On its face, we must admit this is true. Primarily because, under the CPP, the states aren’t required to begin cutting power plant emissions until 2022—far outside what we would consider “over the short term.” So, by the letter of the (now stayed) law, the CPP wouldn’t have to result in any greenhouse gas reductions prior to 2022. Schultz statement lacks the proper context. Walking (instead of driving) to lunch one time next week would also produce “more impact over the short term [on greenhouse gas emissions]than the Clean Power Plan” (stayed or not).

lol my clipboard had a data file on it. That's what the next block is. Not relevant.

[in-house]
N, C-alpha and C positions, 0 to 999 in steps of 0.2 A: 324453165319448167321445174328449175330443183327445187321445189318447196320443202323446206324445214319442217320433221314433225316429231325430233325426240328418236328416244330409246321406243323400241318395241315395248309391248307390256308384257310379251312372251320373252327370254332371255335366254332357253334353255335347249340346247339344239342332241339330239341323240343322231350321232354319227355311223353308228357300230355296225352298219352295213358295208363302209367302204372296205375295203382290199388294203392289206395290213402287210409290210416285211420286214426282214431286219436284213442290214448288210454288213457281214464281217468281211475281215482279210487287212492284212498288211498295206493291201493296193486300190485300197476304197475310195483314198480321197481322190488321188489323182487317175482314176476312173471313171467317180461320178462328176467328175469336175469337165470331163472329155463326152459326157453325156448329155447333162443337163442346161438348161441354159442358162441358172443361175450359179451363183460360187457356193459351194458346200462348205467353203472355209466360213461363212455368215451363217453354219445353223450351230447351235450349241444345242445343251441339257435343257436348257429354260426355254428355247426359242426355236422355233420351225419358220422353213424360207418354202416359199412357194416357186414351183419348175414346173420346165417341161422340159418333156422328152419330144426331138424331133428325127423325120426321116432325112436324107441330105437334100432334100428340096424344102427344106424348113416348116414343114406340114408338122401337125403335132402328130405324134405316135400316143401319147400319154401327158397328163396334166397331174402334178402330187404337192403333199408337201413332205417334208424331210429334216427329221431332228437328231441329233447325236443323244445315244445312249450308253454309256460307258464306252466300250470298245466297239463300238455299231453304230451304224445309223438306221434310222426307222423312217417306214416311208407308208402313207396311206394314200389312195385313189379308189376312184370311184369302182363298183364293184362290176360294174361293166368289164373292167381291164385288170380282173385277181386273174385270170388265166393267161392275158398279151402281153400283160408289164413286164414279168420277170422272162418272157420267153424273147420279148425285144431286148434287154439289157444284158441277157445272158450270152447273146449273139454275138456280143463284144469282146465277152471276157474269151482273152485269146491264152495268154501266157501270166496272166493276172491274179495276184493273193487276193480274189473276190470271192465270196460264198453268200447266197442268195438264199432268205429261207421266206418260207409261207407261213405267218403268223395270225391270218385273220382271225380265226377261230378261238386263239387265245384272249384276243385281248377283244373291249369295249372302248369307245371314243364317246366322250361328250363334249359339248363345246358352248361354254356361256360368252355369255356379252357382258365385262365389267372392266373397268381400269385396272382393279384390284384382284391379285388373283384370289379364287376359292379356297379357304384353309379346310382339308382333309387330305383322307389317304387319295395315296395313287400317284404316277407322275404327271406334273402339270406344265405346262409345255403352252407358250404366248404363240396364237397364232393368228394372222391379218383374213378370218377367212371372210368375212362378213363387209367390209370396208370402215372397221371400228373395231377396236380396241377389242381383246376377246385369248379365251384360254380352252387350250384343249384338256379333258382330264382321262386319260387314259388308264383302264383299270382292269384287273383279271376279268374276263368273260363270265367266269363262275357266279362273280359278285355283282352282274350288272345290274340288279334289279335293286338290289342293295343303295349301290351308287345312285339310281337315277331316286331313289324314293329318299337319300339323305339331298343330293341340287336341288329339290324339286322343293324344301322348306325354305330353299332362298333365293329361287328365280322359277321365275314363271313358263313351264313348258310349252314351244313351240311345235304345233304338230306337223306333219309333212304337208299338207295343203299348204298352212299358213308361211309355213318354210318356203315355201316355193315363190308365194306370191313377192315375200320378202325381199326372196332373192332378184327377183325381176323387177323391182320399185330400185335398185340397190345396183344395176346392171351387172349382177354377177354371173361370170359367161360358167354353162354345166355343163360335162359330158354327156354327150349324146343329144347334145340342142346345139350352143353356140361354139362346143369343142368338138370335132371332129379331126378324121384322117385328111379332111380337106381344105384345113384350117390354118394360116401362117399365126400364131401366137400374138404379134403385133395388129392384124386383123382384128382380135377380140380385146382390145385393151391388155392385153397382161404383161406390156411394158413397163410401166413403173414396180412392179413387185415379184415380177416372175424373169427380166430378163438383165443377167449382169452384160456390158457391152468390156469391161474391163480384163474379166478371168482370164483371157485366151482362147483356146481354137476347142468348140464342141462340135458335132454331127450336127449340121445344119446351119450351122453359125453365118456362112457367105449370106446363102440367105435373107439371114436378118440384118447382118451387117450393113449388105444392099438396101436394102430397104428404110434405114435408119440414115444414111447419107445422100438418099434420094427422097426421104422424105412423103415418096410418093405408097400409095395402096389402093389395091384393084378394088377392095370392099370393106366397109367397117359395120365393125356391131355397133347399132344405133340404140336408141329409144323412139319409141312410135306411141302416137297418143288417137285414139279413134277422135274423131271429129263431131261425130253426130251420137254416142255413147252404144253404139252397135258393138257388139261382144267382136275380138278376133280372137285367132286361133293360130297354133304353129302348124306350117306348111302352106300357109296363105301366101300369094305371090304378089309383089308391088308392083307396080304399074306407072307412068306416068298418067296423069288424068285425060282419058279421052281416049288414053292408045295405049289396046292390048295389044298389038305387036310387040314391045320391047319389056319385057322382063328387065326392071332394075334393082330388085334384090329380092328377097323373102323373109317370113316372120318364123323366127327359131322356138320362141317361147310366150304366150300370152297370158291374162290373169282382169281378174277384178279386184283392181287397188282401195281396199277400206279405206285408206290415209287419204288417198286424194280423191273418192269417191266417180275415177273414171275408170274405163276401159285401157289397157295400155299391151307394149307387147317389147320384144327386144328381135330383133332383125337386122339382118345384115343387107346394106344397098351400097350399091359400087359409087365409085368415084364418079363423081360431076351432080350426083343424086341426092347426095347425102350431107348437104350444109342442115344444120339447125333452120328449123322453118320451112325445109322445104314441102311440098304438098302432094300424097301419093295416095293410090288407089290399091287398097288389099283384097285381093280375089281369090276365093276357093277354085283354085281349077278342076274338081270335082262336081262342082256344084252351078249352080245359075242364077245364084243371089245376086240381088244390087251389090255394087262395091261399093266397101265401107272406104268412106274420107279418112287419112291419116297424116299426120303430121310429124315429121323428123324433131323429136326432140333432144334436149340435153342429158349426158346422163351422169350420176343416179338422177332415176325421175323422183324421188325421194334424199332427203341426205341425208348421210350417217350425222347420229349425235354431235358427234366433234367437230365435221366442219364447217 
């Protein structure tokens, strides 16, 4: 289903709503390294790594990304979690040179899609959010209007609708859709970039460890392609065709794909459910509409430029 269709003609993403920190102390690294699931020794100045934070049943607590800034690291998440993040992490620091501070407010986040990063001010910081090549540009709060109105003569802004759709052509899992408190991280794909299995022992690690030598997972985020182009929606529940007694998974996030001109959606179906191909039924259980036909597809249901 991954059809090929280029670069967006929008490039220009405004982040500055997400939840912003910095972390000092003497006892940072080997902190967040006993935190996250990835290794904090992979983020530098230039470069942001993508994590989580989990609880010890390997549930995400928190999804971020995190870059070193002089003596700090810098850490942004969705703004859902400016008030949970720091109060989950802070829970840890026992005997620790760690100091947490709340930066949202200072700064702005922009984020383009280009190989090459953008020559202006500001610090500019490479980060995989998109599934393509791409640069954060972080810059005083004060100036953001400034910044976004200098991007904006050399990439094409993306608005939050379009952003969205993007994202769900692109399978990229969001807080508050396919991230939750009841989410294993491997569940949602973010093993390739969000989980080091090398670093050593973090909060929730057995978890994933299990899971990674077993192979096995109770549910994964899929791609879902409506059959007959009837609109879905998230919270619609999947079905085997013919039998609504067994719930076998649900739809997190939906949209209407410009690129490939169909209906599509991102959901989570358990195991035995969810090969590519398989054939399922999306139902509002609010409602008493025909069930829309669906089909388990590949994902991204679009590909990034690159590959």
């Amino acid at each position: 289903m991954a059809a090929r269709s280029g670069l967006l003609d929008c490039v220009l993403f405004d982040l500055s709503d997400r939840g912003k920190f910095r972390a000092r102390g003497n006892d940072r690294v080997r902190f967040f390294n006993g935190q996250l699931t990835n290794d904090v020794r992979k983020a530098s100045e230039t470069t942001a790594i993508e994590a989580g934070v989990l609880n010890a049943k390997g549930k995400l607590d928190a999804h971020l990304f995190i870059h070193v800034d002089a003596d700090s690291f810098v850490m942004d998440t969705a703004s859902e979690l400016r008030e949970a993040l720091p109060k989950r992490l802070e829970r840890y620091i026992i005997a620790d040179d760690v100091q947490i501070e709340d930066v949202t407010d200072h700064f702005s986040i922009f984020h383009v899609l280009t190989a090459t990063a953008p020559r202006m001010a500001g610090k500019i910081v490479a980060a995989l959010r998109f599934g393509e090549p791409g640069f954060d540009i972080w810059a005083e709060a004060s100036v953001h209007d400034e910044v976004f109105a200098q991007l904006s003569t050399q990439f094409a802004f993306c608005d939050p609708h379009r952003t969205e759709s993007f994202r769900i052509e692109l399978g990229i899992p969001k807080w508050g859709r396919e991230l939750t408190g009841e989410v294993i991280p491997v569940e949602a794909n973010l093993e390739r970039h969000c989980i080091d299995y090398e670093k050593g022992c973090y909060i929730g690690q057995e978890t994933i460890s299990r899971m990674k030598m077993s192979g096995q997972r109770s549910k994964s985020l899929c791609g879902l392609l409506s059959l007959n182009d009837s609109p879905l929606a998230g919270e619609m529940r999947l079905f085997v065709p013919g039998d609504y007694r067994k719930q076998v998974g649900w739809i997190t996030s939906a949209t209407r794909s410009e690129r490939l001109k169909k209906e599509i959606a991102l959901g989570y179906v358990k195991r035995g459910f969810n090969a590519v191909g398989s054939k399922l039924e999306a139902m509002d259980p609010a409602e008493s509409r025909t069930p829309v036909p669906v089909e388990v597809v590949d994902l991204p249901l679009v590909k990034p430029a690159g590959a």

Granted, the CPP encourages (but doesn’t require) states to begin early. Based on the Regulatory Impact Analysis of the CPP, the EPA estimates that since some states would begin early, the CPP would reduce greenhouse gas emissions by about the equivalent of 75 million metric tons of carbon dioxide (mmtCO2eq) by 2020. Once all states were taking part in the CPP, the annual emissions reduction estimated by the EPA grows to 240 mmtCO2 by 2025—the year that President Obama promised that the country would achieve a 26-28 percent economy-wide greenhouse gas reduction beneath 2005 emissions levels (the projected emissions reduction under the CPP  grows to 376 mmtCO2eq by 2030).

So how large is the expected impact of the ITC and PTC extensions (which includes a phase-out over the next five years)? The White House earlier reported: